Bo was born Otha Ellis Bates in McComb, a small town about 15 miles from the Louisiana border, and was reared by his mother’s cousin, Gussie McDaniel. When the family moved to Chicago, his name was changed to Ellas McDaniel. He studied violin from the age of seven to 15 and started playing guitar at 12, on an acoustic model given to him by his sister. He worked as a carpenter and mechanic, and also took up professional boxing, but began a musical career playing on street corners with friends and with a band called the Hipsters who became the Langley Avenue Jive Cats.
In 1951, Bo landed a regular spot at the 708 Club on Chicago's South Side, with a repertoire influenced by Louis Jordan, John Lee Hooker and Muddy Waters, and in late 1954, he teamed up with harmonica player Billy Boy Arnold, drummer Clifton James and bass player Roosevelt Jackson. In 1954 Diddley made a demo record with the Jive Cats which came to the attention of Phil and Leonard Chess who took them into the studio.
They re-recorded the songs – ‘Bo Diddley’ and ‘I’m A Man’ - at Chess with a backing ensemble comprising Otis Spann (piano), Lester Davenport (harmonica), Frank Kirkland (drums) and Jerome Green (maracas). The record was released in March 1955, and ‘Bo Diddley’, became a number one R&B hit.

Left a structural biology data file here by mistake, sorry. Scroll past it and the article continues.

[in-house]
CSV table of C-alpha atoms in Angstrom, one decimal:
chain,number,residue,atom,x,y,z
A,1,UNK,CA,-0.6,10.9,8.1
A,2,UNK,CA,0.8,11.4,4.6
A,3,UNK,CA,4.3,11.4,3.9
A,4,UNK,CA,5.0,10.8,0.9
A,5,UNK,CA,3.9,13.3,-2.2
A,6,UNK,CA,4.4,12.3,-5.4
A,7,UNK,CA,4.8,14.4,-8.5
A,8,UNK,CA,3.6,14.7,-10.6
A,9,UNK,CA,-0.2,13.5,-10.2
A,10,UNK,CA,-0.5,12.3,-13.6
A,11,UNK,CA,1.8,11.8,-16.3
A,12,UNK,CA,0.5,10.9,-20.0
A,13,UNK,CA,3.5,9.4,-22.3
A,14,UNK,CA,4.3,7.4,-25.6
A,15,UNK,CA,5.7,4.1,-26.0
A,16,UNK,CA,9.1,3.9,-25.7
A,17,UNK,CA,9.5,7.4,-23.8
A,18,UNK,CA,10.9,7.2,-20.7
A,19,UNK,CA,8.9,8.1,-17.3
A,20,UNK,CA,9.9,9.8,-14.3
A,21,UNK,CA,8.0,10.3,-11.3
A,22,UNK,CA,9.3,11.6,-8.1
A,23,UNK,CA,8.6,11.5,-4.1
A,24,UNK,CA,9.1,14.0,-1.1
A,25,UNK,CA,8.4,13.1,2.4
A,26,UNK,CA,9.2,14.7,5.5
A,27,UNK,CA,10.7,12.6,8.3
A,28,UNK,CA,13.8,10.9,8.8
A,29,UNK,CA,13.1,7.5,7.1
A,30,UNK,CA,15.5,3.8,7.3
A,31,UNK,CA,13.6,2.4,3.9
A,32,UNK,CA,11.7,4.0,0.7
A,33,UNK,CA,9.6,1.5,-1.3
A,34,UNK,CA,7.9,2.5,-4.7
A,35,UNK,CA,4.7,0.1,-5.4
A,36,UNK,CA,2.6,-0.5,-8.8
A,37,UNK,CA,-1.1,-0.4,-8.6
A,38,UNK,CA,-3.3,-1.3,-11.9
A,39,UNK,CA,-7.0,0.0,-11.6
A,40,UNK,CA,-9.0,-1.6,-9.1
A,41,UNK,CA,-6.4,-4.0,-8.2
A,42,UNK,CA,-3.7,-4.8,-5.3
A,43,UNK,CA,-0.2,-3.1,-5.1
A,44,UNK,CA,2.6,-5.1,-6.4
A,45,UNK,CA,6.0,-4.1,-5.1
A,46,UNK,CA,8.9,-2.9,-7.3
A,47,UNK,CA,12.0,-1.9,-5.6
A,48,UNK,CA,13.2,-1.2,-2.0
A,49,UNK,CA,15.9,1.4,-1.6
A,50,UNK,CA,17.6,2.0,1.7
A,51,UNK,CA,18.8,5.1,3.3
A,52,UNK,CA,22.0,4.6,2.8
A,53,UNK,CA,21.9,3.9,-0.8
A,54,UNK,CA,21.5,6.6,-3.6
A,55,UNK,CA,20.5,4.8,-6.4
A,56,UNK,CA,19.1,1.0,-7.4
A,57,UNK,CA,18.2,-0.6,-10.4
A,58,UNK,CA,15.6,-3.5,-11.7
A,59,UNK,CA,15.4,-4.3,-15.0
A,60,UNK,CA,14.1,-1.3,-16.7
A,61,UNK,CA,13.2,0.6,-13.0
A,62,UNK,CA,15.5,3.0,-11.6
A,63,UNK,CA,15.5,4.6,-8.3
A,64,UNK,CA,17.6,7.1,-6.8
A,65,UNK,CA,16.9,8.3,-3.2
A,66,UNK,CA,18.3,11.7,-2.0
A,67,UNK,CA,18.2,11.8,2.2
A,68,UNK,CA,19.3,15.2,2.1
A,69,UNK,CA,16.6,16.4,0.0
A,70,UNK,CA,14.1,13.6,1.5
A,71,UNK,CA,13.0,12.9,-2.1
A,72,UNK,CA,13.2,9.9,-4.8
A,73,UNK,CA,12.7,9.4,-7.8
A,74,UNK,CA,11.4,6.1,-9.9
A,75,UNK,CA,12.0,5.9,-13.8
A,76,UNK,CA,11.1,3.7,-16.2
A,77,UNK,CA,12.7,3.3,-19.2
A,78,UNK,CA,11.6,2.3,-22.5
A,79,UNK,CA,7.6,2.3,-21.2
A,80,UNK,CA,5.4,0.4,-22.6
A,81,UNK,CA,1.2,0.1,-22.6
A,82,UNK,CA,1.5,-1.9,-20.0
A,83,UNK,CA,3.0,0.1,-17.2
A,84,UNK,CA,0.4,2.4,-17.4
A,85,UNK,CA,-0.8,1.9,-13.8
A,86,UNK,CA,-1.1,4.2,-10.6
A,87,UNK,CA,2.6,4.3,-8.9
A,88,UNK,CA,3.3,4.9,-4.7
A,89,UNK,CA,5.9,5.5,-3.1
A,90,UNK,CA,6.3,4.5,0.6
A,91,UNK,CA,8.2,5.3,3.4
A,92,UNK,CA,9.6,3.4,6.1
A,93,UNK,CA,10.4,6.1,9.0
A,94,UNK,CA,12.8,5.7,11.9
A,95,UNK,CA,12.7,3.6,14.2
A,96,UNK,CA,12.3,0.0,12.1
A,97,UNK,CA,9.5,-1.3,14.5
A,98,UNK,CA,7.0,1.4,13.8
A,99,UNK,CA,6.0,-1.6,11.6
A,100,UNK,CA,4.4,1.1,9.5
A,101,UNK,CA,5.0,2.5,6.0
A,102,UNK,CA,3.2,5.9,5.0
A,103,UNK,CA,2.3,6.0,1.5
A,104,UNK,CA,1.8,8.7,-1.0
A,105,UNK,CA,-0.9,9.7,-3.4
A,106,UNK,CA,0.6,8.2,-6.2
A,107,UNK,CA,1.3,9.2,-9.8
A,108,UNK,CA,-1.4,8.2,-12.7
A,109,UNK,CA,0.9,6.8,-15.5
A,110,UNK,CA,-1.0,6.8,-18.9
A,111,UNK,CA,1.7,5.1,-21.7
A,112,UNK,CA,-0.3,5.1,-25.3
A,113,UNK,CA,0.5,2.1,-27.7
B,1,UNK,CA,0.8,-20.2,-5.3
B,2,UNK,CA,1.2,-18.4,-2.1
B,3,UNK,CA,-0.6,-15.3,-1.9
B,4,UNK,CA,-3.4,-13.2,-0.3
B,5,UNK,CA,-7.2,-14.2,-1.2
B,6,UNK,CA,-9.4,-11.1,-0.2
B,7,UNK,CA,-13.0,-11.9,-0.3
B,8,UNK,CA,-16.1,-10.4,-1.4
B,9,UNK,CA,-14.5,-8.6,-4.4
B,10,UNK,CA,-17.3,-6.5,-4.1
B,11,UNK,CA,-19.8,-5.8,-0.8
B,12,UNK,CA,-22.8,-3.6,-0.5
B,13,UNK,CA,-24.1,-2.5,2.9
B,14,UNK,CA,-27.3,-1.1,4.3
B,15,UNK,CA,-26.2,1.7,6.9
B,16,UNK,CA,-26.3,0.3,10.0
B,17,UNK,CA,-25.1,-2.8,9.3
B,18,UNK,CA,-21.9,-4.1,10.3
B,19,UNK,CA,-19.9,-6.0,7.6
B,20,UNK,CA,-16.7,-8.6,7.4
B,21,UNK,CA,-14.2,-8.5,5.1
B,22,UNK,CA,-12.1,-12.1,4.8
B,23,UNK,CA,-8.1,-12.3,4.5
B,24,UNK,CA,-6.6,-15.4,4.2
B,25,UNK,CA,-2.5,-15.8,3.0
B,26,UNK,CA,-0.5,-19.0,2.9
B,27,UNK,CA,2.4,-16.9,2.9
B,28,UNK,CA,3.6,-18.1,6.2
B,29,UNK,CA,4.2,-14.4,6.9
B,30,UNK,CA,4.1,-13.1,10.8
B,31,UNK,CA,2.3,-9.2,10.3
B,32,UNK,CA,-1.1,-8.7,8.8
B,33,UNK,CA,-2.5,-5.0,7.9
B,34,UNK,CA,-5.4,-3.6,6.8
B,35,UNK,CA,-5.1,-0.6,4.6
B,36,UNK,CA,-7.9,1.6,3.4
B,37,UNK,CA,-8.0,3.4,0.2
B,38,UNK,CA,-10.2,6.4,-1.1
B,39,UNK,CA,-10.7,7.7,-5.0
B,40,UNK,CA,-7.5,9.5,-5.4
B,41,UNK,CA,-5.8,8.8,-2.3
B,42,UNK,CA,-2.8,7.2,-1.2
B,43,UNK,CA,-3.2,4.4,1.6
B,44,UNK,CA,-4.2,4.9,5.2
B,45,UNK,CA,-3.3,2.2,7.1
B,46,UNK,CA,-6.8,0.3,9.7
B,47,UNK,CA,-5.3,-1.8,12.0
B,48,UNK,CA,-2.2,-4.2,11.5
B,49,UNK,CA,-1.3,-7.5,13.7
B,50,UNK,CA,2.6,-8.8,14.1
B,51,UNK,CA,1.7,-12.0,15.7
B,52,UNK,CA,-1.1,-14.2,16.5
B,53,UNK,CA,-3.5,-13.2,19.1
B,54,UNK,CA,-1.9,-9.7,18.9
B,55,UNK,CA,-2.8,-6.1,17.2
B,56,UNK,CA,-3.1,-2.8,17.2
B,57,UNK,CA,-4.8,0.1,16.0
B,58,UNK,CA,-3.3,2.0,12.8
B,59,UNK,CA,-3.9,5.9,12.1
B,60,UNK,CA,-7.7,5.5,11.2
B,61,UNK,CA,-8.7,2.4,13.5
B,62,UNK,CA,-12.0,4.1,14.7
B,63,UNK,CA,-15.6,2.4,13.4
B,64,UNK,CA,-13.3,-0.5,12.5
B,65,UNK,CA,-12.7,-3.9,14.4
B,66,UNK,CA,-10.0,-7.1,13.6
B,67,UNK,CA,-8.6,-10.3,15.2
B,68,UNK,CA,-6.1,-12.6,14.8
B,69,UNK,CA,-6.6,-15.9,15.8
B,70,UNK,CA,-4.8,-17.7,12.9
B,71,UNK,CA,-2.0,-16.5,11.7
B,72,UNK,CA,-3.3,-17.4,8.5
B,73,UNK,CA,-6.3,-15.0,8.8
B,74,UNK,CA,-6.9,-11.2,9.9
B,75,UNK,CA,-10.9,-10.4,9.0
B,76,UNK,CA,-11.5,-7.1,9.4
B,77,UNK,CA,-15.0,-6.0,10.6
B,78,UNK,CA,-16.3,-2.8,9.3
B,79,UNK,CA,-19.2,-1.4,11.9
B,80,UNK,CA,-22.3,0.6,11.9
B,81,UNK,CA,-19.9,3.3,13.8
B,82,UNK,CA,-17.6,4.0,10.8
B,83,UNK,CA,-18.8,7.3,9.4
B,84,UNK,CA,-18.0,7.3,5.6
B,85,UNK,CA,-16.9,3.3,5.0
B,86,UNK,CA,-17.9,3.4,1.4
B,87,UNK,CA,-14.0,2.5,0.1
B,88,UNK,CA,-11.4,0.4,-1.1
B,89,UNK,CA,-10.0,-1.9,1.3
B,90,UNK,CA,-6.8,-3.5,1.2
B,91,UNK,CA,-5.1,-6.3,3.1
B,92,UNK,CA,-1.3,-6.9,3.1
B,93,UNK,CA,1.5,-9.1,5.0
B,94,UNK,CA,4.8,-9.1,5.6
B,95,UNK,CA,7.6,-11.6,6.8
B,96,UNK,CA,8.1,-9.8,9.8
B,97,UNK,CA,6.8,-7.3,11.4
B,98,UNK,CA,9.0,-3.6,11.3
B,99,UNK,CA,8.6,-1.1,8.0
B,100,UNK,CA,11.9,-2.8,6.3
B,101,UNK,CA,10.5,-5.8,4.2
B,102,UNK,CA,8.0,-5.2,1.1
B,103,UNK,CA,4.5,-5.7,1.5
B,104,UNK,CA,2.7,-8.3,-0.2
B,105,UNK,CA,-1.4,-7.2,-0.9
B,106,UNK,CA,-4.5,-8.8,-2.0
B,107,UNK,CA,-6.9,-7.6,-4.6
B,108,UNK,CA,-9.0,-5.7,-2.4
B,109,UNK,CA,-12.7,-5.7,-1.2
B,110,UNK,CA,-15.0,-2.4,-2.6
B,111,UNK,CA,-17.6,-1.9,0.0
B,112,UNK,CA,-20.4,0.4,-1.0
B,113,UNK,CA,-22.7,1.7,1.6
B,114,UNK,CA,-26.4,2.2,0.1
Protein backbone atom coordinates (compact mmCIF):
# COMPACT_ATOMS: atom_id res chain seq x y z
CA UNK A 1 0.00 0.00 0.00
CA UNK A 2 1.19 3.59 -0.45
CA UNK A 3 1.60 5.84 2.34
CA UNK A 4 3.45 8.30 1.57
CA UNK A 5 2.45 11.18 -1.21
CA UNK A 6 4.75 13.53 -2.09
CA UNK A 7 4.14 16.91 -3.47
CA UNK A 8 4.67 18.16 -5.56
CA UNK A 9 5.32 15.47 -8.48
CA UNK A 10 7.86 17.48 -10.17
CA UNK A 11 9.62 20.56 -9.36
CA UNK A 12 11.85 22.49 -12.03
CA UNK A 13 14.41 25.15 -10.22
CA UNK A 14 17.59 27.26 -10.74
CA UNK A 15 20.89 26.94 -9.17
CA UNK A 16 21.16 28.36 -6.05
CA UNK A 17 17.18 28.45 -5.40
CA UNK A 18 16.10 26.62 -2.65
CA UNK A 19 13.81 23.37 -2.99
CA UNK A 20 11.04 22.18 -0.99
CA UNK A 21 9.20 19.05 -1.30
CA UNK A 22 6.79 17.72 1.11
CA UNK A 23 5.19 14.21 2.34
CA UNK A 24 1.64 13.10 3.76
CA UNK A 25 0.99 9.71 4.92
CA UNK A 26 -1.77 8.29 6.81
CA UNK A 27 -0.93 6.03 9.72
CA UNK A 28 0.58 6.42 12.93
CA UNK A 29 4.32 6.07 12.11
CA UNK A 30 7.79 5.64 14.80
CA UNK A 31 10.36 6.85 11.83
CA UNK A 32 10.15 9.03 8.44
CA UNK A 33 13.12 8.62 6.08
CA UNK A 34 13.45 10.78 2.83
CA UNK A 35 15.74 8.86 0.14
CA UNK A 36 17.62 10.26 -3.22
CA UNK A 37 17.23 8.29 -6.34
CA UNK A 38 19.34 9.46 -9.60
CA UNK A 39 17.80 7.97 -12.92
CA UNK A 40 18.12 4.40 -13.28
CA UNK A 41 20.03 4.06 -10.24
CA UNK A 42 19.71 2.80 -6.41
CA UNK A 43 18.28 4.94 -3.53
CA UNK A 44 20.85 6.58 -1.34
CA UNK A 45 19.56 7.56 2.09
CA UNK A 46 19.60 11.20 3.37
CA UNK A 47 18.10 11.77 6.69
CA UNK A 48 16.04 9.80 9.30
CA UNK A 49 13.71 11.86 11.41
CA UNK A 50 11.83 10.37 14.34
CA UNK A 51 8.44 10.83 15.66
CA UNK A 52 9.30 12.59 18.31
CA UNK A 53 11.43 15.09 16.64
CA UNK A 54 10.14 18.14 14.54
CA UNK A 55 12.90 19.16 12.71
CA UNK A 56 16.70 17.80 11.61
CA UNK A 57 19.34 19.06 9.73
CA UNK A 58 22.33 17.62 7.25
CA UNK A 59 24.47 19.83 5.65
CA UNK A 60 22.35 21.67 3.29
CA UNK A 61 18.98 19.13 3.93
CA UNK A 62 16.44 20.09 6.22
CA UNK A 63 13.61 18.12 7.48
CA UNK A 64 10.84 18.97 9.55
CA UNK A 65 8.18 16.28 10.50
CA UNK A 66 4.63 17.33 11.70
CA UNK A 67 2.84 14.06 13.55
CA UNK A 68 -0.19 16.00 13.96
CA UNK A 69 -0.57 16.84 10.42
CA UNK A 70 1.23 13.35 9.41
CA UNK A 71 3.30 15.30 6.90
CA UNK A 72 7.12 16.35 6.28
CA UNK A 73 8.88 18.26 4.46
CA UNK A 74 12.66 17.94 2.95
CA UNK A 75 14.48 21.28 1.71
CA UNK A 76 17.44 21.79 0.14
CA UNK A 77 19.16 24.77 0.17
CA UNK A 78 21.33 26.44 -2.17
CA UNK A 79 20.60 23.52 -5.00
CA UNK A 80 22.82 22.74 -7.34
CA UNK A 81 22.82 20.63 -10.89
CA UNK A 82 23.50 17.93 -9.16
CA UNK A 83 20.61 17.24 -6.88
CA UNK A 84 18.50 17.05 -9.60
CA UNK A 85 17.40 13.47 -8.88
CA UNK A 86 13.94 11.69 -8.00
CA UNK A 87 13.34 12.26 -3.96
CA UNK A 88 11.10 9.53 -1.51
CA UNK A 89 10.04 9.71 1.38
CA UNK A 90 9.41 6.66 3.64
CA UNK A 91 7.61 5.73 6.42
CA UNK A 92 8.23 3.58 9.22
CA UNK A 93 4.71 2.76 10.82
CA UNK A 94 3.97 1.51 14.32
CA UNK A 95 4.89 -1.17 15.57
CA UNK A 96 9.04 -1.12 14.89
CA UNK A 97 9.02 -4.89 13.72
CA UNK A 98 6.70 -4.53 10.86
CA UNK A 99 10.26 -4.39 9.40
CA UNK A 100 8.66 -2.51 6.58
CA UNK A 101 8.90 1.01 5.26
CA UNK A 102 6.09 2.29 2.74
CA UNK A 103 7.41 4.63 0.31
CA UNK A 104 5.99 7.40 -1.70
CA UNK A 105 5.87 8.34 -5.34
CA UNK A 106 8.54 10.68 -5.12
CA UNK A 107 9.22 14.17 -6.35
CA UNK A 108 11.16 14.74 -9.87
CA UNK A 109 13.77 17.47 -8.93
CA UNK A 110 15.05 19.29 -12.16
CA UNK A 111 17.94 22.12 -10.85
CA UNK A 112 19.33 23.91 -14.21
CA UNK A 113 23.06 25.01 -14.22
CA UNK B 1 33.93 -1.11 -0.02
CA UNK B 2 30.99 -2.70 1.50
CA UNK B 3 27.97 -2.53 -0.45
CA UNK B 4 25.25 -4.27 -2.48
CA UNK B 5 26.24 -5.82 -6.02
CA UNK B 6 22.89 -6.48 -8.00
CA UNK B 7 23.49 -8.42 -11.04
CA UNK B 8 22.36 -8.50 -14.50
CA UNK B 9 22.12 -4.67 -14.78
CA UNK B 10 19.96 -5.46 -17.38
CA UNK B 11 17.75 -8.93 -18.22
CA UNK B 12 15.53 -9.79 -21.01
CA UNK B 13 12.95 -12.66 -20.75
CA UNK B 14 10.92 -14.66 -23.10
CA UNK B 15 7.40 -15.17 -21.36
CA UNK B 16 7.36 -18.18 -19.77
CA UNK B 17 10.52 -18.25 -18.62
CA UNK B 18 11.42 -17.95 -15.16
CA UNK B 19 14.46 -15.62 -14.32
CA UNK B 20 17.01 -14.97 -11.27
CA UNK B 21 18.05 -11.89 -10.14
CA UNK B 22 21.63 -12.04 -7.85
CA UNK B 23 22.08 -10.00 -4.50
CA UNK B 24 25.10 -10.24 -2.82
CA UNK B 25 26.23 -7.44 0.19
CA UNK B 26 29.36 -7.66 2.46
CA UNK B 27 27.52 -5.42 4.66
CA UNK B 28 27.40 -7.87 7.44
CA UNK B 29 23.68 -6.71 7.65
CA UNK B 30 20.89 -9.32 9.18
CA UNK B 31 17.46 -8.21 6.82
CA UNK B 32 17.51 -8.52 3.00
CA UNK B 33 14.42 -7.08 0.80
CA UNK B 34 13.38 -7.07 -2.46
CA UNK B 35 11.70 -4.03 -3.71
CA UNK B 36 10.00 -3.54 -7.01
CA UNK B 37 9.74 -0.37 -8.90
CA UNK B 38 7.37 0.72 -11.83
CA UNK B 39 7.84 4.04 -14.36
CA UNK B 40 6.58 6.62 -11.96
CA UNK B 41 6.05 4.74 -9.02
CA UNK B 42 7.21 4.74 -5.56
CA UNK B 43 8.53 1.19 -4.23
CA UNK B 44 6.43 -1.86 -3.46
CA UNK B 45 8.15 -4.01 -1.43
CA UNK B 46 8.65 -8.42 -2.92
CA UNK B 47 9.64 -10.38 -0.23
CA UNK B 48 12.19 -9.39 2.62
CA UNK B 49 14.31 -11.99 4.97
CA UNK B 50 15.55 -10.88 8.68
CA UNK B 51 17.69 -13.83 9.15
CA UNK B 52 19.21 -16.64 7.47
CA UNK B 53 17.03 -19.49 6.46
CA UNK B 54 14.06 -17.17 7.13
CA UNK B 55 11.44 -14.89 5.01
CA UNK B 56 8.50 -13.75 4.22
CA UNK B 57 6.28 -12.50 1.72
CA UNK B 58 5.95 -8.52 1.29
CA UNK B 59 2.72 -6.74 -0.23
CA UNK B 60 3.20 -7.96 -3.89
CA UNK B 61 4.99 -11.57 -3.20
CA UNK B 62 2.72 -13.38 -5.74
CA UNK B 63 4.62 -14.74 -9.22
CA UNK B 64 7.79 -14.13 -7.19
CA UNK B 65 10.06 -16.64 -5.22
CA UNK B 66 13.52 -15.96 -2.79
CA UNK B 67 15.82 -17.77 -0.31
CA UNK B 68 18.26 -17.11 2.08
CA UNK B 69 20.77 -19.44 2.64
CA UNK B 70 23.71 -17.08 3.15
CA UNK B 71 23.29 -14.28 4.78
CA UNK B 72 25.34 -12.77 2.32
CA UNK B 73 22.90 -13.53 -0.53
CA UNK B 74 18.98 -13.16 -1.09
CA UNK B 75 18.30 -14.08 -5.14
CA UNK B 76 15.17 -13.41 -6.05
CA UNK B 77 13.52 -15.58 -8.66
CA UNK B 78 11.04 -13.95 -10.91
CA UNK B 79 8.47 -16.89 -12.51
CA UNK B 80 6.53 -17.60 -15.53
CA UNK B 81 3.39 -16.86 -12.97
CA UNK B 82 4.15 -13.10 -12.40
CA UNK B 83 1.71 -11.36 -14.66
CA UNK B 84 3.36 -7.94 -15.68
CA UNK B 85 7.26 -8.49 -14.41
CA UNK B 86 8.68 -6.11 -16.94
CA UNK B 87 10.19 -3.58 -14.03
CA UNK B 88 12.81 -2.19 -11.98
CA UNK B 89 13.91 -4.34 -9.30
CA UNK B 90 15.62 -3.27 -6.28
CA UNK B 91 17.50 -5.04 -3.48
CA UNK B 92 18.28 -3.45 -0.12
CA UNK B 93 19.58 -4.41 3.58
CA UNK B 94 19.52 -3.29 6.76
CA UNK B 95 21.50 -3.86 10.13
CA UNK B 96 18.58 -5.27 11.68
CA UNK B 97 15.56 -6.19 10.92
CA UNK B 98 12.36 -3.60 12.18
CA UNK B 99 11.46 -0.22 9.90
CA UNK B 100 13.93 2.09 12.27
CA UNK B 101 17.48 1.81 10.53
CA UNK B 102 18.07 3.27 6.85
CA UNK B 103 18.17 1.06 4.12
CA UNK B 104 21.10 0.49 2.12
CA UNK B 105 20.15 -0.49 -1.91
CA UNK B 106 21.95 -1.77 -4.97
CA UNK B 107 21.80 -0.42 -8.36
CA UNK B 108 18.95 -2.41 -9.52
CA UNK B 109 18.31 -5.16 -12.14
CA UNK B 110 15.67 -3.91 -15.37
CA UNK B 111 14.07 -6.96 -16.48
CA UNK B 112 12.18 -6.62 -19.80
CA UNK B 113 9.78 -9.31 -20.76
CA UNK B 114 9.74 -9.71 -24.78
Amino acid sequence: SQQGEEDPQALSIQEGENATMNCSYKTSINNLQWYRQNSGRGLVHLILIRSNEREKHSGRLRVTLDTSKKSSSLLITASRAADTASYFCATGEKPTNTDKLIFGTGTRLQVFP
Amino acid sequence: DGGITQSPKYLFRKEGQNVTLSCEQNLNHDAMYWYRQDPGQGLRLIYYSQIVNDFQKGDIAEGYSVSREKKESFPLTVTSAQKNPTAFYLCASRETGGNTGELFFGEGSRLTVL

It was around this time, or maybe just before, that Ellas McDaniel became Bo Diddley. There are various schools of thought on how the name came about. Some say it was thought up by Billy Boy Arnold, while others point to a one-stringed instrument called a Diddley Bow, often simply a length of wire stretched between two nails hammered into a wooden door. Whatever its genesis, the name became his trademark in songs such as ‘Bo Diddley’s A Gunslinger’, ‘Diddley Daddy’, ‘Hey Bo Diddley’ and many more.
For all his originality, Bo found the going hard in the early part of his career. He fell foul of Ed Sullivan in 1955 for playing ‘Bo Biddley’ instead of the requested ‘Sixteen Tons’ on Ed’s Sunday night showcase. Afterwards Sullivan told Bo he wouldn’t appear on TV again, and he didn’t play a network show for 10 years. In attempts to capitalise on teenage fads, Bo was obliged to swallow his pride and in the early Sixties make twist and surf records which failed to sell.